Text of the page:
The Strand's heyday came in Victorian and Edwardian times when it was the centre of London's entertainment and pleasure circuits. Apart from theatres such as the Gaiety with its famous "Girls", there was Romano's restaurant, the Savoy Hotel, the massive 800-room Cecil Hotel, Simpson's- in-the-Strand and any number of oyster rooms and gin palaces.

It was the 20th century which brought a loss of nerve and self-confidence. The Gaiety was demolished in favour of the English Electrical Company. The Cecil Hotel gave way to Shell Mex and Romano's closed in 1948. But perhaps the most symbolic loss related to the old British Medical Association (now Zimbabwe House). It was opened in 1907 to cries of outrage because of the naked figures adorning the exterior, sculpted by the young Jacob Epstein. Twenty years later the Puritans had their revenge. The figures were systematically mutilated by the BMA - but instead of lopping off the offending genitalia they removed the heads instead. They stand there today, headless but otherwise in good shape.

How well Westminster's plans turn out remains to be seen. But two earlier improvements show what can be done with verve and imagination. The West Strand complex, by the architect John Nash, has given a distinctive style to the Charing Cross end since the 1830s. To the east there is the Aldwych, where in the 1900s many slums and notorious back streets were cleared away (including the so-called French Letter Row which James Boswell, for one, should have visited).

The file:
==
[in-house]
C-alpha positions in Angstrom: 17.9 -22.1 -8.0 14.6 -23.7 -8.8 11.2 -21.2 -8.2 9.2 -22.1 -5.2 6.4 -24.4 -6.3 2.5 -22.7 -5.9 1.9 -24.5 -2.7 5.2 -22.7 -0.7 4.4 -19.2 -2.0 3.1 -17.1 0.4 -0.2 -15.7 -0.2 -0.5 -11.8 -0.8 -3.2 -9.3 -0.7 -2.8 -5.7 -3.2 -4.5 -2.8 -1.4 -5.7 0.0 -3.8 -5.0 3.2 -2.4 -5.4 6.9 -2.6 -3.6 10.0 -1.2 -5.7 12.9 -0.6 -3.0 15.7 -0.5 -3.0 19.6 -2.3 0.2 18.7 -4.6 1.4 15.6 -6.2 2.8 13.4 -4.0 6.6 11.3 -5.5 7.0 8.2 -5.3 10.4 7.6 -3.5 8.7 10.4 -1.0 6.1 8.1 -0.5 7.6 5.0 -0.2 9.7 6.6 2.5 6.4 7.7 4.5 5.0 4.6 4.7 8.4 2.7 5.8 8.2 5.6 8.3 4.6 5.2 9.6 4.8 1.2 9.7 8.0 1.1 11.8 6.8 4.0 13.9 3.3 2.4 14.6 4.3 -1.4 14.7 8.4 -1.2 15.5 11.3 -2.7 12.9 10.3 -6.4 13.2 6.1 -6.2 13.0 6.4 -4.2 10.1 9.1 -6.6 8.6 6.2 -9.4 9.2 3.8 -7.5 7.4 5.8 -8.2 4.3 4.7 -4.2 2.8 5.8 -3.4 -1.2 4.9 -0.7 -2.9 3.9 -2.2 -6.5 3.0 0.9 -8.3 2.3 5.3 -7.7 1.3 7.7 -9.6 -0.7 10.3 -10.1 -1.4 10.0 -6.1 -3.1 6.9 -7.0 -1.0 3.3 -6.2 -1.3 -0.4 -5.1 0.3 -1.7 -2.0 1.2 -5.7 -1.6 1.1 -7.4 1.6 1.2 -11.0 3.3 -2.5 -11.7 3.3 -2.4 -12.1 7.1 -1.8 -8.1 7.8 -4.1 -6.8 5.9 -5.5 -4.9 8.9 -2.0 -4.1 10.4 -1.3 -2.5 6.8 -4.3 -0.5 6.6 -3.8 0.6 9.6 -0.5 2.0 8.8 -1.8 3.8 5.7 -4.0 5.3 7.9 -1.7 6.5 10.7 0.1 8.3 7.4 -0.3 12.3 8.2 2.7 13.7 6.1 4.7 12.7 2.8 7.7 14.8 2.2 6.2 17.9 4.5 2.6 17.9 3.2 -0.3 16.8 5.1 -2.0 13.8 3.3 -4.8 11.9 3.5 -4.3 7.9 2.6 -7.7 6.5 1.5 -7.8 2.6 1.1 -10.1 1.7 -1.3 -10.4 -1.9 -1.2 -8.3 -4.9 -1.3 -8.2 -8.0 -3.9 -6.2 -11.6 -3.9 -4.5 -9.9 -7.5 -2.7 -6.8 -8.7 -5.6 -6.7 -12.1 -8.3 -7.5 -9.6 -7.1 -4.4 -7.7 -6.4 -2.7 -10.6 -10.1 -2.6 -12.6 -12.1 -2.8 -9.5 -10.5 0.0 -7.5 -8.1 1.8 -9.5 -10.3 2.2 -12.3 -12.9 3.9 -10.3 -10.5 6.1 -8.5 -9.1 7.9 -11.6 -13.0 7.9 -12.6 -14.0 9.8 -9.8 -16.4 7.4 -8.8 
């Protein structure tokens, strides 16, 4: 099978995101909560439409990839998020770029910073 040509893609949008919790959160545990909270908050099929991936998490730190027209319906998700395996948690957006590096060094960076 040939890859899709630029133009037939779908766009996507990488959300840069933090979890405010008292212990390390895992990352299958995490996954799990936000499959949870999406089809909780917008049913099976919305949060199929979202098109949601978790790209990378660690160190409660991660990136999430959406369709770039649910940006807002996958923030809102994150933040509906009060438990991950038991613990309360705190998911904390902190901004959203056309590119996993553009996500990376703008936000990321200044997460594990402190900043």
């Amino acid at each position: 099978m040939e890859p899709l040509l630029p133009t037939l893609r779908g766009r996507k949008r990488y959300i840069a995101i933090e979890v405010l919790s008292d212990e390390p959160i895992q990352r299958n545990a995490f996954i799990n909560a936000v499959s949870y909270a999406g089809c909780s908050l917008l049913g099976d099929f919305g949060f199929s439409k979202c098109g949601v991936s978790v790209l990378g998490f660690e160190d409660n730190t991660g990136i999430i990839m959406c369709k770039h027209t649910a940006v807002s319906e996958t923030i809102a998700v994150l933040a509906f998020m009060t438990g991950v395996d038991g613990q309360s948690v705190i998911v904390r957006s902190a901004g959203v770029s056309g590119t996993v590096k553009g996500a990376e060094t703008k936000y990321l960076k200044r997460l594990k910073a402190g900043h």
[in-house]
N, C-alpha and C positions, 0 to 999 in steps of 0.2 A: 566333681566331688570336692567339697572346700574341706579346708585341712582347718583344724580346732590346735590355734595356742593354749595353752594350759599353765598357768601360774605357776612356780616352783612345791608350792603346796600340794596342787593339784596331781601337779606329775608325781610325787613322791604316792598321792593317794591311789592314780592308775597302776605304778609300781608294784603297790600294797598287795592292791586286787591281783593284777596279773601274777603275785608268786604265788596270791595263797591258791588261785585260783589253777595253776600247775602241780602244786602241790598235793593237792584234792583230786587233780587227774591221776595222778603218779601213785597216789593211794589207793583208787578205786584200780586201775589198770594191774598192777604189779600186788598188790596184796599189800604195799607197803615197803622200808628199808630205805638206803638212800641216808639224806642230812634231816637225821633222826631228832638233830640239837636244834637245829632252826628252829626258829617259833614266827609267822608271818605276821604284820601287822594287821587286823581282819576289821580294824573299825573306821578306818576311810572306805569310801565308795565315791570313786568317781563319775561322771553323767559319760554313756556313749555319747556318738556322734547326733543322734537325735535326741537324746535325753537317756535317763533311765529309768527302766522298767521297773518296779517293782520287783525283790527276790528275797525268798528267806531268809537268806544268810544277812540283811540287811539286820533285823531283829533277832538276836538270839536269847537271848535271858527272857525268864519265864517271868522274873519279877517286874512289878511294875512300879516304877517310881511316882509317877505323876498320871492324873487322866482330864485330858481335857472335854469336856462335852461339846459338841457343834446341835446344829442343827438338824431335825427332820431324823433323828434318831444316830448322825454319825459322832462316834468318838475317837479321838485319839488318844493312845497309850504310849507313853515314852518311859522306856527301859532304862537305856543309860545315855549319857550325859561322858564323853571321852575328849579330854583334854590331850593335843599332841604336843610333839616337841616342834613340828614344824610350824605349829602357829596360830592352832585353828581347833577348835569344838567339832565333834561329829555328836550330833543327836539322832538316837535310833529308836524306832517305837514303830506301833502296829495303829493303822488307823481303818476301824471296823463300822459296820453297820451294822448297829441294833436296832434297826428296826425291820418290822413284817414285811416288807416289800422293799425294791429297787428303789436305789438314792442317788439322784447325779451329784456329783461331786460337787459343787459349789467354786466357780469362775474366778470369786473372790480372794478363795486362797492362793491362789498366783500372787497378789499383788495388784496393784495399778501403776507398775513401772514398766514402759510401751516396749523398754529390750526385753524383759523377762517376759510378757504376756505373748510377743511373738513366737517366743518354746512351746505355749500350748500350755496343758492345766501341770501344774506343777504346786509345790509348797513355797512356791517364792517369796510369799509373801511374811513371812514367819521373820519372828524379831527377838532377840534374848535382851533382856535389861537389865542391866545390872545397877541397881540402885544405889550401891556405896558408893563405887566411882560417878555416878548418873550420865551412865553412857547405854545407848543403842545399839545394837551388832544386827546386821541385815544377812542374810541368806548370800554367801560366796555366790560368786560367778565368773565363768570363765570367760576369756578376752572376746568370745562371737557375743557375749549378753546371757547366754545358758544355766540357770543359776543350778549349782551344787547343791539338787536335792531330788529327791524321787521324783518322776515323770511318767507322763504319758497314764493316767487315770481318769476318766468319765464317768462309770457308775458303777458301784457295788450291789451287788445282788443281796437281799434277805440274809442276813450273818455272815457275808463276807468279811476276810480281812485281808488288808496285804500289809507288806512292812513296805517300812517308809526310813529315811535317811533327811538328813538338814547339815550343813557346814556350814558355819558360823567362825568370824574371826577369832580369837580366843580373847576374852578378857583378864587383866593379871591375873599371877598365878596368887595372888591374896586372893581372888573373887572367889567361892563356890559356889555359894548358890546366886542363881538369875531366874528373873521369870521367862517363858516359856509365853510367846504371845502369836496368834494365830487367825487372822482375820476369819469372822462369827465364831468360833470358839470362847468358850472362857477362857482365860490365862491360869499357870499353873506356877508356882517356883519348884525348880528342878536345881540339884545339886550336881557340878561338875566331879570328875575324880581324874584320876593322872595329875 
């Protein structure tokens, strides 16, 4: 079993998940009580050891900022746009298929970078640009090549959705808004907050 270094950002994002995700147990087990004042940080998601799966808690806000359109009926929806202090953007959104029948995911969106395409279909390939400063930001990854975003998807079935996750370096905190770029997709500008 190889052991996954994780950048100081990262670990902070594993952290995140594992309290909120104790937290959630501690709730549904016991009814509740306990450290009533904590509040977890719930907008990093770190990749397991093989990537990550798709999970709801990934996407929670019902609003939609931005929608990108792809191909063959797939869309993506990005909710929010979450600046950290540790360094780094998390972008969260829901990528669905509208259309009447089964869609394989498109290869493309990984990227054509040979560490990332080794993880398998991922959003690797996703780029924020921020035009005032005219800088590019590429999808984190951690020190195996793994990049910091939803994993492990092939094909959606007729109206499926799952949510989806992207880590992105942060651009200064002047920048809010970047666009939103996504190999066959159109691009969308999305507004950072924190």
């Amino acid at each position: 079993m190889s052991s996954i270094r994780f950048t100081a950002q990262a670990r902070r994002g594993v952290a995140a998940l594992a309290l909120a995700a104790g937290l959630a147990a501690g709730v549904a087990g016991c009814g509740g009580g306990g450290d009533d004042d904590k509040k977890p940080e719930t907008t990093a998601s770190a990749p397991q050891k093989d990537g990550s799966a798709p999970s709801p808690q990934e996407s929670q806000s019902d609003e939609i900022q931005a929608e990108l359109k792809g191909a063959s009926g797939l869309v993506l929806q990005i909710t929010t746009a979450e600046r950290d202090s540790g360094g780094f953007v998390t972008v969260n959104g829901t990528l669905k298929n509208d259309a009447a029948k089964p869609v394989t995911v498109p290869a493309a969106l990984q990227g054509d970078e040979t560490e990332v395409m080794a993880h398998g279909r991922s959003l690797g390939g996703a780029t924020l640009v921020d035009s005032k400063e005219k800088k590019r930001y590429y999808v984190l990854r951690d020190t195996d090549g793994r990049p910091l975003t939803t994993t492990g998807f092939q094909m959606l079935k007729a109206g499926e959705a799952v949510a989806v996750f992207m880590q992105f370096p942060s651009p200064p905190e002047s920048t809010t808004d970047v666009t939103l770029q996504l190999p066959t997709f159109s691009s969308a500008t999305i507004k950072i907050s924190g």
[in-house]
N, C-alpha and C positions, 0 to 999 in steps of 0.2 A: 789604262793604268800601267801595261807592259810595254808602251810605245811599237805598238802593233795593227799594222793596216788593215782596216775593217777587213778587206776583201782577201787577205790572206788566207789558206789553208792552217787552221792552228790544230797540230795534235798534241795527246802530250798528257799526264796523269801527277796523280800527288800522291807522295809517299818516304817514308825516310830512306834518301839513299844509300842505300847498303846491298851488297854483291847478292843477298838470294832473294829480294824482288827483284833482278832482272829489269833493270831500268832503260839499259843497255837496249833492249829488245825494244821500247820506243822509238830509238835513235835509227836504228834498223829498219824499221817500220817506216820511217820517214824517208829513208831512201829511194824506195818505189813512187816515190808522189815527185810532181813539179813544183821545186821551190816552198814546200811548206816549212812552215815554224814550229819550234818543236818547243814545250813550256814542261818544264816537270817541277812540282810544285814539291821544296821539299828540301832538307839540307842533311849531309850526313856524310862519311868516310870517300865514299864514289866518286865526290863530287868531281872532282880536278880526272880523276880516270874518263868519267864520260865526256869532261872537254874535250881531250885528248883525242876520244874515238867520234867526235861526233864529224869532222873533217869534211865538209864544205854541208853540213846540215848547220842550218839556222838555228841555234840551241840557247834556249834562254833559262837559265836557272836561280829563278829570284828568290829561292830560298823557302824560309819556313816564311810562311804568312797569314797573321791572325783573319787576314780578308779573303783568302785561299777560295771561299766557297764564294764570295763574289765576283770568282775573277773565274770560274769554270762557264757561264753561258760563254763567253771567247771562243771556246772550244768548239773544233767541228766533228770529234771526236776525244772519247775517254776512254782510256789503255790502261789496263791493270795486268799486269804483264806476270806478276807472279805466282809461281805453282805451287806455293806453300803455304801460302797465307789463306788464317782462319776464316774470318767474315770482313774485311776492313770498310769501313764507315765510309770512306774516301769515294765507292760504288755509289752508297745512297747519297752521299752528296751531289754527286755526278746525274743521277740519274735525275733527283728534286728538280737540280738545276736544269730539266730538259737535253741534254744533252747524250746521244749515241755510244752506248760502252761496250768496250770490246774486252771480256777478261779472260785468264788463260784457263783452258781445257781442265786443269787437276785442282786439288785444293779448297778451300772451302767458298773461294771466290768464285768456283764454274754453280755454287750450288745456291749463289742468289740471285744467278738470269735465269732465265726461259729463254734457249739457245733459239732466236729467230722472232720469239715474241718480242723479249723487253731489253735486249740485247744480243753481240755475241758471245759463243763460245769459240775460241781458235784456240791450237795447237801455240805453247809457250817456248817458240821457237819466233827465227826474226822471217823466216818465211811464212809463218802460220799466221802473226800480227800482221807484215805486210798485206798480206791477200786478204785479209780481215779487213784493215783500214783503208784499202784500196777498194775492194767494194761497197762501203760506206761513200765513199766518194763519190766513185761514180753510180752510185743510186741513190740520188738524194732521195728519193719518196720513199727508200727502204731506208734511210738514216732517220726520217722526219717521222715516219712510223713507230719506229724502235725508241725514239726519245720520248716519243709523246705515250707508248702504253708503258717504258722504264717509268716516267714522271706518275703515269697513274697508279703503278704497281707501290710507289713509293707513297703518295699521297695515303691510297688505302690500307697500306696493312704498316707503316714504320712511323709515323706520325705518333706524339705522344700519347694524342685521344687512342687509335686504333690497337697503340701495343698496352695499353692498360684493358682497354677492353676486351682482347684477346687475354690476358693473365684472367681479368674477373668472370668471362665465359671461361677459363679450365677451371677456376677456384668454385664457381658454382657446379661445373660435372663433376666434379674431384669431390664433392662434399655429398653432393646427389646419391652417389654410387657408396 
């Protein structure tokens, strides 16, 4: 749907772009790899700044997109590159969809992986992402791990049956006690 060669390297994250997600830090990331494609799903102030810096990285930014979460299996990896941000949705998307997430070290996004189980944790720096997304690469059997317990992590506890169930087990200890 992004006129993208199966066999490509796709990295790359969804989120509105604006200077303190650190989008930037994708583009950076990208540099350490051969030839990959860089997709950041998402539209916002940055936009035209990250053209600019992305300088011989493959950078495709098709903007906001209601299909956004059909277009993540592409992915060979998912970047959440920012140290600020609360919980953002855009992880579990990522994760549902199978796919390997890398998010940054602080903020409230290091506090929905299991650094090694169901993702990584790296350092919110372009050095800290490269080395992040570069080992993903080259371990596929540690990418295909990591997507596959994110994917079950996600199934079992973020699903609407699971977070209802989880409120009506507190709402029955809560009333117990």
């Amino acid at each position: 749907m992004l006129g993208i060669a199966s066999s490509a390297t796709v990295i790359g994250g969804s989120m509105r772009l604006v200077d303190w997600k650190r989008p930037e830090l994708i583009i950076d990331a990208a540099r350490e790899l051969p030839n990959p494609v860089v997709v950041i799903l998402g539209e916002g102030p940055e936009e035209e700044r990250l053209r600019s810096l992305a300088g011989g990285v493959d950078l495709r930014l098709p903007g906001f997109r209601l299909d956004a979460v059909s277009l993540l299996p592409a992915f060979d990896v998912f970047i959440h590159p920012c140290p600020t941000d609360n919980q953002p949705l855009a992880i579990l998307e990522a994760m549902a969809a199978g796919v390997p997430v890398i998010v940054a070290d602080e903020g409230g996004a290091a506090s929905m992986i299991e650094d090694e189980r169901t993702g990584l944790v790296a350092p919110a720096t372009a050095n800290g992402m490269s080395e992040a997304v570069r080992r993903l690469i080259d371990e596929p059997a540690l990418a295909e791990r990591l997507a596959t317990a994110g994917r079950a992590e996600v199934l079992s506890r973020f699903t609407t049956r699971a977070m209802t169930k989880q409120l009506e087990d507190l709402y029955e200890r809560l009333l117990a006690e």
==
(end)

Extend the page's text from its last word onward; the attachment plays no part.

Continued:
What grand gesture would transform today's Strand? Ban the motor car and dramatically upgrade public transport? Malcolm Haxby, the council's assistant corporate director (policy), says: "This is not an option that has been considered."

Anyway, shutting the Strand to traffic would hit some of the delightful neighbouring streets hard. Maiden Lane, Buckingham Street, Carting Lane, Adam Street would suffer as traffic sought alternative routes.

These alleys and back passages evoke the original spirit of the Strand in the Nineties. If wannabe toffs like Burlington Bertie want to saunter today, this is where they should go.